One of my key learning experiences happened over a decade ago. I had moved into a vice-president role–an increase in scope that was a stretch experience in and of itself. But the job as it unfolded held a new twist for me. A fellow vice-president, Lily Kelly, and I were together responsible for the research and educational activities at CCL. This is a diverse set of activities—social science research, classroom training, one-on-one coaching, designing and delivering customized development programs for clients, publishing, and developing new products and services. Individually, Lily and I managed separate groups in this system; however, the groups could not operate independently because they shared staff and other resources, projects often needed the efforts of multiple groups, and each group’s work had an impact on other groups. We decided that we needed to go beyond typical collaboration and act as one leadership unit, sharing leadership responsibility for the whole system.

In the beginning we weren’t quite sure how we would go about sharing leadership responsibility. We didn’t have any experience of our own to draw upon, nor did we have any role models. We had to experiment and make joint learning intentional. We quickly discovered that working in this way was demanding. Unilateral decisions and actions were rare. Instead, we had to make time for meaningful conversations to reach agreement (or compromises). Over time we learned how to work effectively in this shared leadership mode. It took building the relationship, developing routines for working together, and encouraging a greater sense of shared work in the system we managed.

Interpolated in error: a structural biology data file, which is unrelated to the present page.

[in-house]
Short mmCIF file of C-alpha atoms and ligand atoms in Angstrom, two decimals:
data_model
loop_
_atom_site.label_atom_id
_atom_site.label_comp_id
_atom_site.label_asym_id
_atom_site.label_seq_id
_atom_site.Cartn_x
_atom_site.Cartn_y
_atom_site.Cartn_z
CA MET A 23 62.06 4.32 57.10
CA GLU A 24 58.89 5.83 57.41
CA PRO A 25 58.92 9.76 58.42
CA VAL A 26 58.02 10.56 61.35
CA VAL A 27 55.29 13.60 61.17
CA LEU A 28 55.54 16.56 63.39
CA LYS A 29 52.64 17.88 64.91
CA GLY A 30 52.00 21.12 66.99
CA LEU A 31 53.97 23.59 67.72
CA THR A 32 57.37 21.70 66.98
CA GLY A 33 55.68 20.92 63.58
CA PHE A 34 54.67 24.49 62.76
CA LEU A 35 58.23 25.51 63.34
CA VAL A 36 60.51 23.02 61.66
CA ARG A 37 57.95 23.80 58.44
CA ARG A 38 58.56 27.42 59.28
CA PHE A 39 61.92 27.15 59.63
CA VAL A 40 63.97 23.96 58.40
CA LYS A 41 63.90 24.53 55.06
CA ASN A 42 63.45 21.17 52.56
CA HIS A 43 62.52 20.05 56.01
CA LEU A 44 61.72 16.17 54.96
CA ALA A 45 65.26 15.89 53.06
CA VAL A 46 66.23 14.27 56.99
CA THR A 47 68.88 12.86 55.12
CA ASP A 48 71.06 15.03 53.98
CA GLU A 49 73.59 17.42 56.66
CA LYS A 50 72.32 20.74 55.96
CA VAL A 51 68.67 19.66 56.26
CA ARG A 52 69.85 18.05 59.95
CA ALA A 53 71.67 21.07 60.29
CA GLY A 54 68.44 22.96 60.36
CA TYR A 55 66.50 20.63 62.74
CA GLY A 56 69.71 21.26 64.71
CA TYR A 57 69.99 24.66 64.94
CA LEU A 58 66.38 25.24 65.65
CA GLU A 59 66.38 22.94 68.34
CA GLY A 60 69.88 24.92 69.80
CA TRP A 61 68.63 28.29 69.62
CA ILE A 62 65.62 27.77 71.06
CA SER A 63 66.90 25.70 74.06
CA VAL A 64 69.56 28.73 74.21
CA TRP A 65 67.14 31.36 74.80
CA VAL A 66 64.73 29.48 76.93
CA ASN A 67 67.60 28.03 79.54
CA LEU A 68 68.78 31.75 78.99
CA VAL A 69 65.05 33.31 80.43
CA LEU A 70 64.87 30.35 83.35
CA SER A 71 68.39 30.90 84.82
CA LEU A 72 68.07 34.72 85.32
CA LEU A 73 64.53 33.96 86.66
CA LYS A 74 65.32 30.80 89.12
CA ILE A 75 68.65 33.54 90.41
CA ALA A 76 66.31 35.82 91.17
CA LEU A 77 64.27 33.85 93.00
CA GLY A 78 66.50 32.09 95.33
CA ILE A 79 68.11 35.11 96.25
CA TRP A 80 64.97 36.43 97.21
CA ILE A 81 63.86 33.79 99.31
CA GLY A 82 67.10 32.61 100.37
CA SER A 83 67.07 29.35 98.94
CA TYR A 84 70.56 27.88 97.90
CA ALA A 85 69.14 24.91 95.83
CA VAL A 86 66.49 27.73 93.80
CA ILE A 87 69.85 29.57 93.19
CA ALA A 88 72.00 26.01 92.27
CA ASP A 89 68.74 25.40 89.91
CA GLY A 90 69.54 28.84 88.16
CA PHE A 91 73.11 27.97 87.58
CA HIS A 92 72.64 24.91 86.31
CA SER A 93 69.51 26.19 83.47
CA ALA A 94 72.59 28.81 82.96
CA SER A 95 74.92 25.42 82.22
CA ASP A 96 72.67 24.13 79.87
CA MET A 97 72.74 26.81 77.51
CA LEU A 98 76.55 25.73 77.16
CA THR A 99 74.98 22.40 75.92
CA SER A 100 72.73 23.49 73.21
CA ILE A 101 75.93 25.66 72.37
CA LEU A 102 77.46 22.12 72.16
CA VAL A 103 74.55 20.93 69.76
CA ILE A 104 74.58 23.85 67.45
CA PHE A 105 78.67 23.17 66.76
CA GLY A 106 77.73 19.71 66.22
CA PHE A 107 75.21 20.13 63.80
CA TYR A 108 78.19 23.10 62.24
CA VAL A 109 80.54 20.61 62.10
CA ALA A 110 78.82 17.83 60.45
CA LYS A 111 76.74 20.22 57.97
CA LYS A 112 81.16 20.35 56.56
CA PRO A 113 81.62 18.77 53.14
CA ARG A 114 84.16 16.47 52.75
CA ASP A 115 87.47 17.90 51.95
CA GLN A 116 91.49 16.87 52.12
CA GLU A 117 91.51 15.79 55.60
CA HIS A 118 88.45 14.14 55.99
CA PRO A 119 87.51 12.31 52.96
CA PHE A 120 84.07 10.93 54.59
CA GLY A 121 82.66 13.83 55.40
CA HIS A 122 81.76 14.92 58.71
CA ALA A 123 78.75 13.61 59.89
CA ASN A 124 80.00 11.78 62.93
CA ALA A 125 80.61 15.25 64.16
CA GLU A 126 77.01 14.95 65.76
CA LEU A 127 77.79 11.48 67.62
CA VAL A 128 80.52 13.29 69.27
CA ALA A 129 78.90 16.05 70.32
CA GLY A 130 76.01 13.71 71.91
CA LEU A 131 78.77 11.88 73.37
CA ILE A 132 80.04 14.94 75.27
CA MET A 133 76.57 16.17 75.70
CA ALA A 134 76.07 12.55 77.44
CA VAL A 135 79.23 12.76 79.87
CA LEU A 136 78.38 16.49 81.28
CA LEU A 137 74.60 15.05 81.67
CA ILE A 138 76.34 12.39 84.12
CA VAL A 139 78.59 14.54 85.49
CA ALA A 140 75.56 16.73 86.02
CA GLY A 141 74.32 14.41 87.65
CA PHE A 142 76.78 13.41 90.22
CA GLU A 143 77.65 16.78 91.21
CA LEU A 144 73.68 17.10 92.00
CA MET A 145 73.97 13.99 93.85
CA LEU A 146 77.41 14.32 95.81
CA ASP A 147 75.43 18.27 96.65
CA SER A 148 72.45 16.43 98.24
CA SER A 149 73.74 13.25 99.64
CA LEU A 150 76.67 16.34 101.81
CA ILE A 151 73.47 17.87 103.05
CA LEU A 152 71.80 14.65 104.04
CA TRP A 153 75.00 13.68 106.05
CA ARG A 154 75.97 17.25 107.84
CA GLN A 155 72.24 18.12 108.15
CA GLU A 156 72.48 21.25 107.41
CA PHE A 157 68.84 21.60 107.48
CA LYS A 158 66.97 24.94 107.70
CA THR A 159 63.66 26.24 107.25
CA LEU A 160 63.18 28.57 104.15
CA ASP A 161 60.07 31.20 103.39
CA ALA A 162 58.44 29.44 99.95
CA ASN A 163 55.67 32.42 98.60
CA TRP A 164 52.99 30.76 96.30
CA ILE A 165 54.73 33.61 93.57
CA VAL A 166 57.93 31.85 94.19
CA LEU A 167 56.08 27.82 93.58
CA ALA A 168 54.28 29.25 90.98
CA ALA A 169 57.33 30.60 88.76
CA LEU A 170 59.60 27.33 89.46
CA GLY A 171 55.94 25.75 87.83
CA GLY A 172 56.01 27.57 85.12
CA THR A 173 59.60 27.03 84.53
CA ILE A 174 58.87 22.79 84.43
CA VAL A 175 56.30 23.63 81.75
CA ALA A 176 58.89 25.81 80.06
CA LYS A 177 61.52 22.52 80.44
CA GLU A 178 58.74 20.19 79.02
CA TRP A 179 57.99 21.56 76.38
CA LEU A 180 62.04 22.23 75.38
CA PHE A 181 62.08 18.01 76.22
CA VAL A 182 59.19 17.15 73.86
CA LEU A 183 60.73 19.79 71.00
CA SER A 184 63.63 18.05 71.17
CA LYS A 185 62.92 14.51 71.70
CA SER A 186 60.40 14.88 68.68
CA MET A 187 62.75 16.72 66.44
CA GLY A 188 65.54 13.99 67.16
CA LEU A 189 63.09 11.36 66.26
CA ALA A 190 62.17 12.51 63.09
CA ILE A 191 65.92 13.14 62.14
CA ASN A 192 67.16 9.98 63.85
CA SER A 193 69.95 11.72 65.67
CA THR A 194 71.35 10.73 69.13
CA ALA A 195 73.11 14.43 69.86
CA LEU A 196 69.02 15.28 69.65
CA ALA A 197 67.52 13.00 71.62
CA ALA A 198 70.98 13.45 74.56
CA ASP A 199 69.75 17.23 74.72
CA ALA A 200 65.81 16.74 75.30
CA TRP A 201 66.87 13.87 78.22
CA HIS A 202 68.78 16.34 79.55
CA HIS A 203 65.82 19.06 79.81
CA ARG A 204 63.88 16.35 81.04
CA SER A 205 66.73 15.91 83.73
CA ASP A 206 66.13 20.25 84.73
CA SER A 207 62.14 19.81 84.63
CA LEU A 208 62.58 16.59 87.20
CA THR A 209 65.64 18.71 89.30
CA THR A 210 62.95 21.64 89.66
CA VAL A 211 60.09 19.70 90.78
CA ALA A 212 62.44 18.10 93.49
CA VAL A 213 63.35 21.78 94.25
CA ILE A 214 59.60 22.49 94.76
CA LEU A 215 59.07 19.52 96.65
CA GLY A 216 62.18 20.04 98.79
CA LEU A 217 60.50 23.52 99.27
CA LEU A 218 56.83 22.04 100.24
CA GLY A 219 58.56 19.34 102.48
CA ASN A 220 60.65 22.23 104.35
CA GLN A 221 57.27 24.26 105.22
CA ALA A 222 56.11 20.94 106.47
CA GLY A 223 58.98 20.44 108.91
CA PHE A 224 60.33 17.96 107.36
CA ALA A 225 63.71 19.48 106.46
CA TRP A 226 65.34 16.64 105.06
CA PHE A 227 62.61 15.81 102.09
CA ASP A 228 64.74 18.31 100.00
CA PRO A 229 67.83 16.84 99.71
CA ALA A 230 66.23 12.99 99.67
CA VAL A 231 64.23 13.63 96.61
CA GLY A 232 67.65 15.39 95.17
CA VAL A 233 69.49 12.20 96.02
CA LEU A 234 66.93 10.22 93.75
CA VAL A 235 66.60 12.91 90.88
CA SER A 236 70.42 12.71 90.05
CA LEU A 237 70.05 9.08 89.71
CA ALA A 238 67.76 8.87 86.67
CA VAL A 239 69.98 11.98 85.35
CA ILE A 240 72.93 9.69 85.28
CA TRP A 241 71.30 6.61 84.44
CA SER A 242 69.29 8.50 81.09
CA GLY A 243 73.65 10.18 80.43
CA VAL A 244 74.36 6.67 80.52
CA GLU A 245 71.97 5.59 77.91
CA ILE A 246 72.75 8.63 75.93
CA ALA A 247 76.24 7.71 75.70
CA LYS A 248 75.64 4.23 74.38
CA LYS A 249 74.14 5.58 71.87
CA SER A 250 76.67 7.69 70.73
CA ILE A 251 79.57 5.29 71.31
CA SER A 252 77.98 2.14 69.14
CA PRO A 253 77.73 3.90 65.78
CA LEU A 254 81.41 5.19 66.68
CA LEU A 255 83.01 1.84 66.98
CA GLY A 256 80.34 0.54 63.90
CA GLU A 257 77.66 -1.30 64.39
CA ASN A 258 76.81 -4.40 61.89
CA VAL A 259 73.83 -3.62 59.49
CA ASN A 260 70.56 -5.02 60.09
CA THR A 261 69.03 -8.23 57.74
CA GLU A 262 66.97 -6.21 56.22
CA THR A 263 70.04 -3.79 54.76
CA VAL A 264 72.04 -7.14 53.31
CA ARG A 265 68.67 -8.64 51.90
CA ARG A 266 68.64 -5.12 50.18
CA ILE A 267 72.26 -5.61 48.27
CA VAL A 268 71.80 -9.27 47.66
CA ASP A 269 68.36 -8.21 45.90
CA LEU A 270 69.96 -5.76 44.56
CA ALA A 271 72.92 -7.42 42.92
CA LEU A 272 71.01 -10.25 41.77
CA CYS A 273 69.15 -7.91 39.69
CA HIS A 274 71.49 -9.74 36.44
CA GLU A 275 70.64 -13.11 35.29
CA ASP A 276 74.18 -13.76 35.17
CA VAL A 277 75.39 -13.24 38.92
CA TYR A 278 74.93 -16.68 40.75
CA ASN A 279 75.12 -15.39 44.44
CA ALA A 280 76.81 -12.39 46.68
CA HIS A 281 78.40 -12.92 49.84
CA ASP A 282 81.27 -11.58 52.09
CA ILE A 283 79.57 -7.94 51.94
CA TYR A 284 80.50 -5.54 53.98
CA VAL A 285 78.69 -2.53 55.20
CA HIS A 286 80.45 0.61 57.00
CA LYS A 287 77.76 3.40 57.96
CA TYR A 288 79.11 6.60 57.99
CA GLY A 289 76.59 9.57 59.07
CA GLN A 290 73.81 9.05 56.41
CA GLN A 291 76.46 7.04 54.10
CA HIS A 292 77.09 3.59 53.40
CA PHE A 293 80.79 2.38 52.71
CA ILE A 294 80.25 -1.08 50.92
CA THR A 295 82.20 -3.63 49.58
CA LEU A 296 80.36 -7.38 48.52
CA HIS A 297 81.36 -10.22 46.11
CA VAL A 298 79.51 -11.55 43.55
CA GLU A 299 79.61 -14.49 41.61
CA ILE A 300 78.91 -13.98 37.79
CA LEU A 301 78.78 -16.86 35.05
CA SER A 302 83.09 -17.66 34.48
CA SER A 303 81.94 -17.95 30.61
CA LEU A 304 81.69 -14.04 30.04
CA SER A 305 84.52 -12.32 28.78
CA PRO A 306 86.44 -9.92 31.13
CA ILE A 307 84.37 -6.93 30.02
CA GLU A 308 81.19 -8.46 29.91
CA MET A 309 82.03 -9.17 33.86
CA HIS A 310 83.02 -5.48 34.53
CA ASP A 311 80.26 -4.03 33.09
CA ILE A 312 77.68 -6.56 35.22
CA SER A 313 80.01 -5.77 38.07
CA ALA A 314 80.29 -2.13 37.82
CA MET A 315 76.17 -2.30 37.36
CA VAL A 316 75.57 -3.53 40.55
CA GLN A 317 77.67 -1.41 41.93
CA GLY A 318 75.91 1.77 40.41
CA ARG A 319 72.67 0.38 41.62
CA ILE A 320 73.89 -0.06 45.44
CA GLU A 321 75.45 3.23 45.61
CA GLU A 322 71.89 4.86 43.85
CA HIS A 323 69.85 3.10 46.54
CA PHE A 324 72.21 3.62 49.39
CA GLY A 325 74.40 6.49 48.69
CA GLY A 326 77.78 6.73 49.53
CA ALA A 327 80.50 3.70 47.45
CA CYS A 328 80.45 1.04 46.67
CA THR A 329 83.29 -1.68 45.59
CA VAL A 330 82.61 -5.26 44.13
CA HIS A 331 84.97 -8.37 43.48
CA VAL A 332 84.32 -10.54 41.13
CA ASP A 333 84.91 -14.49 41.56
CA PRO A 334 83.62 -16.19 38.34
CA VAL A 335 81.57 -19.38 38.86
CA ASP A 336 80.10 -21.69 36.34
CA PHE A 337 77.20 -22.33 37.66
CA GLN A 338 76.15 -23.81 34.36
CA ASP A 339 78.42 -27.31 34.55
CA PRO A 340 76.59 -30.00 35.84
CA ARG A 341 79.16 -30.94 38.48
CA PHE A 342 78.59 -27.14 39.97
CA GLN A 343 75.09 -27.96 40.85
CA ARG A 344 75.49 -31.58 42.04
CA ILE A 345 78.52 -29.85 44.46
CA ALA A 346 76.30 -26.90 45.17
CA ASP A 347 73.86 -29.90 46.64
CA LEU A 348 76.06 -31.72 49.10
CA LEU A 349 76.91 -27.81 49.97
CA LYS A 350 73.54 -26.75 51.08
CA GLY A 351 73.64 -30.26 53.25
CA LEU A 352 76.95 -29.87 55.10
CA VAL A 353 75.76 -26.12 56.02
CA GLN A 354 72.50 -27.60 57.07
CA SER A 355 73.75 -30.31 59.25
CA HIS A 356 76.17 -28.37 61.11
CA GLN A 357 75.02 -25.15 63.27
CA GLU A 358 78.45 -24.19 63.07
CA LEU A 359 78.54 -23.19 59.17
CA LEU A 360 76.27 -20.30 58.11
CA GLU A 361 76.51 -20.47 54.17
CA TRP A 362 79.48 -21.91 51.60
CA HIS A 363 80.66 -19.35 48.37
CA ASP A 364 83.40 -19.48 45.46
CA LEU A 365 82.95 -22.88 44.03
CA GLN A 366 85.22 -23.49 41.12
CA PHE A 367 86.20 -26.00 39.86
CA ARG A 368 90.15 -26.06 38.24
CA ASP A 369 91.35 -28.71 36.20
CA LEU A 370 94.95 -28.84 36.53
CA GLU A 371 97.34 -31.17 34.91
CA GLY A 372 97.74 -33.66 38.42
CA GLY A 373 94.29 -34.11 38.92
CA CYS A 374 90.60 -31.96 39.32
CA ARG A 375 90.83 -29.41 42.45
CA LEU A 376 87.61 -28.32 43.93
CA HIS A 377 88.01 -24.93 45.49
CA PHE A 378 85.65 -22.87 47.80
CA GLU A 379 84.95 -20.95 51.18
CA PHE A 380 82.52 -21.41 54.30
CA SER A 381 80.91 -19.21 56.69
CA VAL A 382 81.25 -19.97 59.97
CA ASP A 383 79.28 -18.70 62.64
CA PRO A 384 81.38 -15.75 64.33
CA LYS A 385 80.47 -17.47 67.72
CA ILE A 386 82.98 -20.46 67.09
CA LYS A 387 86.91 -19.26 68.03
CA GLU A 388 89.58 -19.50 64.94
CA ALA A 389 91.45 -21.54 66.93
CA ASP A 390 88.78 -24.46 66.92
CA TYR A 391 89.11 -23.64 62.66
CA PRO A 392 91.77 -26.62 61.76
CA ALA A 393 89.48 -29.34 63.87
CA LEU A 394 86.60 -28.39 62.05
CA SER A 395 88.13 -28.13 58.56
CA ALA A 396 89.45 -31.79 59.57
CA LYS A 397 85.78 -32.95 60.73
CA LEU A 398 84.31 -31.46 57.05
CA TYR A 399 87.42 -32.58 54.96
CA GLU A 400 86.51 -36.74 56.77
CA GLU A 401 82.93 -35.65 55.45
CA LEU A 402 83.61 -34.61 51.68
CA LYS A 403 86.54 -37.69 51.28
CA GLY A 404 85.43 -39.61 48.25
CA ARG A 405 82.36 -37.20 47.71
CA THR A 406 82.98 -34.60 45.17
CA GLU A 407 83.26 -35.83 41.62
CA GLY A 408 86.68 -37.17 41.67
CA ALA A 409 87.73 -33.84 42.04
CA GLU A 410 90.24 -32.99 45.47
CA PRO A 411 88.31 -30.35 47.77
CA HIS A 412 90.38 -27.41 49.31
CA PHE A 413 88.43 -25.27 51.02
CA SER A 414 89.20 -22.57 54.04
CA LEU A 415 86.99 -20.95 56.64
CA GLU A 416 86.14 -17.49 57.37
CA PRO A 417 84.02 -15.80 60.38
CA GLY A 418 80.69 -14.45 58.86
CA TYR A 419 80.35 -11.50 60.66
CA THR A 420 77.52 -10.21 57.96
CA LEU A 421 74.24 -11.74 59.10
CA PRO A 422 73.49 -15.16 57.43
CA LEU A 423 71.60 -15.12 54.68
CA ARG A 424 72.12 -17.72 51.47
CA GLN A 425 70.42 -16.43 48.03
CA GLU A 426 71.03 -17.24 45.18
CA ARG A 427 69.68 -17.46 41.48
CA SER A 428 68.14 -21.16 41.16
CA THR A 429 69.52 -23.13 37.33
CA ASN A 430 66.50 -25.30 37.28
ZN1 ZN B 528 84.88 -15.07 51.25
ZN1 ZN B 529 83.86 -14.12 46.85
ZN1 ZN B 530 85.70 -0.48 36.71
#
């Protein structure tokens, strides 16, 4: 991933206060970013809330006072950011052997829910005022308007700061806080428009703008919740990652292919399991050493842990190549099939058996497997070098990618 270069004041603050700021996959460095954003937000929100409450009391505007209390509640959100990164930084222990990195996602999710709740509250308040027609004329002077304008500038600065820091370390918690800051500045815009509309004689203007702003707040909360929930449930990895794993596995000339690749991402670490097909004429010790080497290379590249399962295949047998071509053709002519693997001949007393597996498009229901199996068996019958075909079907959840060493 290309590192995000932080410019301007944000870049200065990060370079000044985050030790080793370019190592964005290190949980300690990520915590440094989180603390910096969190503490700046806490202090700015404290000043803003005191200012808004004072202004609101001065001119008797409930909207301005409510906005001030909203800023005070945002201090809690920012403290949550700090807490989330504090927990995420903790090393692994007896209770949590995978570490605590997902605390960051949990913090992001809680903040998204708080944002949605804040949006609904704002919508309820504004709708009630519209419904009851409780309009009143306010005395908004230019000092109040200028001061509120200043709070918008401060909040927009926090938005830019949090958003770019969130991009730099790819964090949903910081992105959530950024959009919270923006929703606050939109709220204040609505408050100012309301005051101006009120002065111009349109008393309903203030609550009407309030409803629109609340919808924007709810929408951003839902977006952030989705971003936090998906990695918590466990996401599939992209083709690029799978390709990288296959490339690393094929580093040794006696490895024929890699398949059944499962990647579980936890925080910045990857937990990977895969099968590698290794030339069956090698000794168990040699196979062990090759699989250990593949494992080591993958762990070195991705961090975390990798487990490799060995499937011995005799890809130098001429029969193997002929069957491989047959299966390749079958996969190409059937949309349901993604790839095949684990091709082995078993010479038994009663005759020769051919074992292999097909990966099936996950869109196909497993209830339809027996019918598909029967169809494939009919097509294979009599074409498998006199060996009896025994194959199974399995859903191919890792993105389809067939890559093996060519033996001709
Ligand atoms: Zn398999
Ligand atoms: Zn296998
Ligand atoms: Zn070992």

But I took away new insights and skills that have served me well many years after leaving that job. I came to better understand—and thus was able to better articulate—why certain values and beliefs were important to me. I became a more intent listener, and I learned how to ask questions to understand someone else’s perspective. I have a broader perspective on the work of my organization. I’m more likely to take time out to enjoy the camaraderie of a partnership.

UPDATE! The book is now available from the CCL bookstore, Amazon & Wiley! Click this photo to go to the website!